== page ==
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Somewhat fictionalized account of the destruction of the village of Lidice in Czechoslovakia and the events leading up to it. In 1942, the Allies parachuted a Czech resistance fighter into the area. He quickly reunites with his former girlfriend and many of the villagers who knew him from before the war. The Nazis are evil however and under the command of Reinhardt Heydrich rule the country with an iron fist, arbitrarily arresting innocents and charging them with fictitious crimes. When Heydrich is severely wounded in a roadside attack - he dies three days later - Henrich Himmler orders the destruction of Lidice. The men are herded into a churchyard where they sing defiantly as they are shot down, the village is set aflame and the women are sent to concentration camps. The town itself is leveled. Written by
Douglas Sirk's career is recalled for his wonderful colorful attacks on the "American Dream" in those films he made (usually with Rock Hudson, Jane Wyman, and Agnes Moorehead) in the 1950s. Never was the lusciousness of American prosperity used to show the underside of our wealth oriented culture. But Sirk had a long career in Europe and Hollywood before he made "Magnificent Obsession" and "Imitation of Life". His films in the middle forties included some superb costume films with George Sanders (like "Summer Storm")and this early one which really stars John Carridine as one of the most monstrous figures of World War II, Reinhard Heydrich the so-called "Protector" of Bohemia, who chaired the Wannsee Conference of 1941 that created the "Final Solution". Whatever degree of venom Carridine brings to the role is nothing like the effortless evil the original Heydrich dripped. Still it is a very effective performance.
The film is based, by the way, on the poem "Lidice" by Edna St. Vincent Millay. Written shortly after that village was decimated in the reprisals following Heydrich's death, it is recited (in a woman's voice) in most of the film, but it's closing lines are recited by the male actors at it's conclusion - quite effectively as most of these actors (Edgar Kennedy, Jimmy Conlon, Ralph Morgan) have been slaughtered by the Nazis in front of us. As some of these actors (Kennedy and Conlon) usually were seen in comedies, their use as straight dramatic actors in this film is a revelation of what they might have done if they had not been used in comedy so much.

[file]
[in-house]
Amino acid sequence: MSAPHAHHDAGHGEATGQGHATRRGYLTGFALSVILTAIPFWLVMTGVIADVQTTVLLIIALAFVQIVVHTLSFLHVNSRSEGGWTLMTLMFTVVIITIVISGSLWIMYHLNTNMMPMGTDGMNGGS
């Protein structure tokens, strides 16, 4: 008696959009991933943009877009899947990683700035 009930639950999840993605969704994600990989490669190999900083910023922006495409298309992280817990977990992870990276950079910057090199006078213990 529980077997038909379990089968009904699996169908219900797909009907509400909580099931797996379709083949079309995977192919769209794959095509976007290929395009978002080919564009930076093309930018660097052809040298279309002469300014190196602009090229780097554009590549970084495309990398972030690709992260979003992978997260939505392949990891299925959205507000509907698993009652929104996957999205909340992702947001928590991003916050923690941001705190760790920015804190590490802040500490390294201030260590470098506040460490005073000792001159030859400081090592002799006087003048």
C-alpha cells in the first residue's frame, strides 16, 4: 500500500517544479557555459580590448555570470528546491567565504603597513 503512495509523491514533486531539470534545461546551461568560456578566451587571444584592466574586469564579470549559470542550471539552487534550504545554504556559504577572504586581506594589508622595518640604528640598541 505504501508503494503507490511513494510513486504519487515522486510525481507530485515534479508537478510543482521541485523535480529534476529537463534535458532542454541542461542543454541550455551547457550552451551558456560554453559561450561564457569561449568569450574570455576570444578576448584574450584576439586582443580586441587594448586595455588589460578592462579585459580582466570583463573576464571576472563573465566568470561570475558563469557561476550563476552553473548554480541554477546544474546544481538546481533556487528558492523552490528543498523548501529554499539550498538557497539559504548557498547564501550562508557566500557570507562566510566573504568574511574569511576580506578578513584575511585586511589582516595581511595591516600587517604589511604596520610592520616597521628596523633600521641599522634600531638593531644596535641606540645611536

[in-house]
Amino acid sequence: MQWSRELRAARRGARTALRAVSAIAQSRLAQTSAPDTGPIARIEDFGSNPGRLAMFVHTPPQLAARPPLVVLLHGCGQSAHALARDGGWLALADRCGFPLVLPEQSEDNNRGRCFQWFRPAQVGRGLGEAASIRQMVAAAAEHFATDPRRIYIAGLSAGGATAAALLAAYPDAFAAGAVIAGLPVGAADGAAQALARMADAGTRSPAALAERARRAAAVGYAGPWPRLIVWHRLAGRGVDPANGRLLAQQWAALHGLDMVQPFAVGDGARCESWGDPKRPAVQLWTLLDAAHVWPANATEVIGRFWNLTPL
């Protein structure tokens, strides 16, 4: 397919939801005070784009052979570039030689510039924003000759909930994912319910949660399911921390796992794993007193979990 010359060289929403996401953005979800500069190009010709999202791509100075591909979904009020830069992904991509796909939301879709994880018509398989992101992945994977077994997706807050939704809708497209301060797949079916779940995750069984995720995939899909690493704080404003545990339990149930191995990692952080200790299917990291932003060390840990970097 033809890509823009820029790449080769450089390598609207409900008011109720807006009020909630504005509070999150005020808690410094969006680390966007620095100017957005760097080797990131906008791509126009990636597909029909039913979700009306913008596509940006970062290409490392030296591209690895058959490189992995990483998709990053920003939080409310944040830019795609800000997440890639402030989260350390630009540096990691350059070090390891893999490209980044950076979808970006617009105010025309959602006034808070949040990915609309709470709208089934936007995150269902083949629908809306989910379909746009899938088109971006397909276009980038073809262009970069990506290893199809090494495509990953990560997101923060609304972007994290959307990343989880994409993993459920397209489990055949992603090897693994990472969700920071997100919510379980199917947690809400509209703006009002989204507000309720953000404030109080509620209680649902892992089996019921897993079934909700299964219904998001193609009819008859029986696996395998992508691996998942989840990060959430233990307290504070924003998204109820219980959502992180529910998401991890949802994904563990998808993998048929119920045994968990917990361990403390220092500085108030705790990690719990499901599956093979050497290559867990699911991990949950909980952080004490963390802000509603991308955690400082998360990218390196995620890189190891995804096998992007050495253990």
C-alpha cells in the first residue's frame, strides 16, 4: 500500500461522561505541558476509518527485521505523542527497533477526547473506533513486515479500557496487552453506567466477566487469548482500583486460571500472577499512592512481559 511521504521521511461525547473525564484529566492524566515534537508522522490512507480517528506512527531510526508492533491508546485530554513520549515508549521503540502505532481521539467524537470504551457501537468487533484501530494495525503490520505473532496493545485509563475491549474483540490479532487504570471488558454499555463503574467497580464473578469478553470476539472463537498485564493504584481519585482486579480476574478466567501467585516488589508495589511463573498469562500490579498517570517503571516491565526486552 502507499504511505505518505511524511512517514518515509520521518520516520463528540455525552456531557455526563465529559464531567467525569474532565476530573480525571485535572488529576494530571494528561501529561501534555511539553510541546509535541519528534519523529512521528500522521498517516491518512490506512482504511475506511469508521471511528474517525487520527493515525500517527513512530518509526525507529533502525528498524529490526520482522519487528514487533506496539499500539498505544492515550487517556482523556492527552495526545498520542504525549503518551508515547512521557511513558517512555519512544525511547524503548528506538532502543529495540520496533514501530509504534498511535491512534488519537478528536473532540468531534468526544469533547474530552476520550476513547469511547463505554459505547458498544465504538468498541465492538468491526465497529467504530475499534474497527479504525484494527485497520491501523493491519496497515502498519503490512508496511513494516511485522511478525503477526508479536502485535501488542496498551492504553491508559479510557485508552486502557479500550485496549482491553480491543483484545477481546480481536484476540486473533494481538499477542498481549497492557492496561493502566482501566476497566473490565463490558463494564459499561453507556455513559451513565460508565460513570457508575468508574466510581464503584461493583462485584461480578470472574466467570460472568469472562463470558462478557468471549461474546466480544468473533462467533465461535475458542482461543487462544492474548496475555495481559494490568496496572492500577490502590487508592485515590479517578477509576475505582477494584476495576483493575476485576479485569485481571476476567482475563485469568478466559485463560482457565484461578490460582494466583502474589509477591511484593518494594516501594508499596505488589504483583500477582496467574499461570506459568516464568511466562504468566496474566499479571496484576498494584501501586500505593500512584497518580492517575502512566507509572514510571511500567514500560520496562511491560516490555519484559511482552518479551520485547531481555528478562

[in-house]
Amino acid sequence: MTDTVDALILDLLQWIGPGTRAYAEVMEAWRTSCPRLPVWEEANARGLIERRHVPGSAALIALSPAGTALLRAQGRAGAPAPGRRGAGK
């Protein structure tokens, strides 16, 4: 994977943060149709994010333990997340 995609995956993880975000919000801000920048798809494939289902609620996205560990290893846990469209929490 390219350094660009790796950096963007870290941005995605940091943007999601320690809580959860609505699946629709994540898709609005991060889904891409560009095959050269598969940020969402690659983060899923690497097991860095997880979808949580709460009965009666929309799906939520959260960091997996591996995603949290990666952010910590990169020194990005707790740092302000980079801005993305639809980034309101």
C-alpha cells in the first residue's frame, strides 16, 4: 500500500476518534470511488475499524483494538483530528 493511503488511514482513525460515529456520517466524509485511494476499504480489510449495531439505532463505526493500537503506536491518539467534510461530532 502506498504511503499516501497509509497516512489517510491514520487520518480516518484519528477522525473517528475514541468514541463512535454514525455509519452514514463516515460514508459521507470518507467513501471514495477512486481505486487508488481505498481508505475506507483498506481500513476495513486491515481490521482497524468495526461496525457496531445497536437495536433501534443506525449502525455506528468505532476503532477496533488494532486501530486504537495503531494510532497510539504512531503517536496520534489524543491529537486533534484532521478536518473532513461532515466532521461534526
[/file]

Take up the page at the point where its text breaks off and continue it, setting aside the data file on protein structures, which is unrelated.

To me the best moment of this film (aside the use of the poem) is when Carridine lies dying in a hospital, visited by Howard Freeman as his comrade and fellow S.S. bigwig, Heinrich Himmler. Freeman was an affective actor in comic and dramatic parts, and here shows the hideous Himmler as a banal Babbitt bureaucrat. Perhaps not quite correct historically (Himmler was stranger than George Babbitt) but in it's way quite effective. Carridine had (in his characterization) shown something of the intellectual pretensions of Heydrich, but as he is dying he suddenly realizes he is frightened of dying. He tries to explain this to Himmler who doesn't care (so much for being a fellow Nazi comrade) and only sees the mission of the dying Heydrich to become a martyr to stiffen German will to victory. As Carridine finally dies, Freeman only sees his duty to make a large enough retaliation on the local population so that people will realize that he is harder than the dead martyr ever was.
Historically this is not accurate either. Heydrich had been in high level Nazi planning for several years, and frightened not only Himmler as a rival, but Bormann, Goebbels, and Hitler himself. Heydrich had a nasty "rumor" in his past: his father, a musician, may have been descended from Jews. This was never settled. However, due to this particular rumor, Heydrich's opponents felt they could control him. In actuality, it was easier to control an out of control Mercendes Benz. As soon as he could, Heydrich began collecting information on every one of his rivals about their family backgrounds (including Hitler's). It was his eventual determination that he would one day be the successor of "Der Fuhrer". Himmler, Hitler, and the others may have officially honored Heydrich as a national martyr, but in their own private moments they all were fully glad to see that he was dead and out of the way.
Their real reason for the massive retaliation was the fear of copycat plans. The Czechs who killed Heydrich were trained in London, and had Churchill's assent on their plot. No doubt, had they gotten away with it, plots against other Nazi big-wigs would have been set in motion. The retaliation was to remind the local populations that the Germans would not hesitate to depopulate them if anymore assassinations occurred. It was also a reminder to the Allies that if they wanted to save lives they better not plan any further killings. As such it worked. Although several plans for an attack on Hitler were finally set up, none were ever put into operation (the 1944 bomb plot was by the German General staff, not by Churchill). Whether this was wise or not is a matter we cannot ever tell the answer to.
Heydrich's actual death is nothing like the hideous death camps he set up for Jews, Gypsies, Slavs. etc. But it still is somewhat pleasant to think of the agony of his last days, his spine broken by the steel springs of his exploded car seat. The affection that his title "Protector" supposedly suggested is truly shown by a story of how a German soldier desperately tried to get passers by to assist to help move the "Protector" to a nearby hospital quickly. An unknown Czech citizen looked at the dying man in the ruins of his Mercedes, shrugged his shoulders, and said, "The hospital is around the corner. He could walk there." Then he left the flustered soldier.
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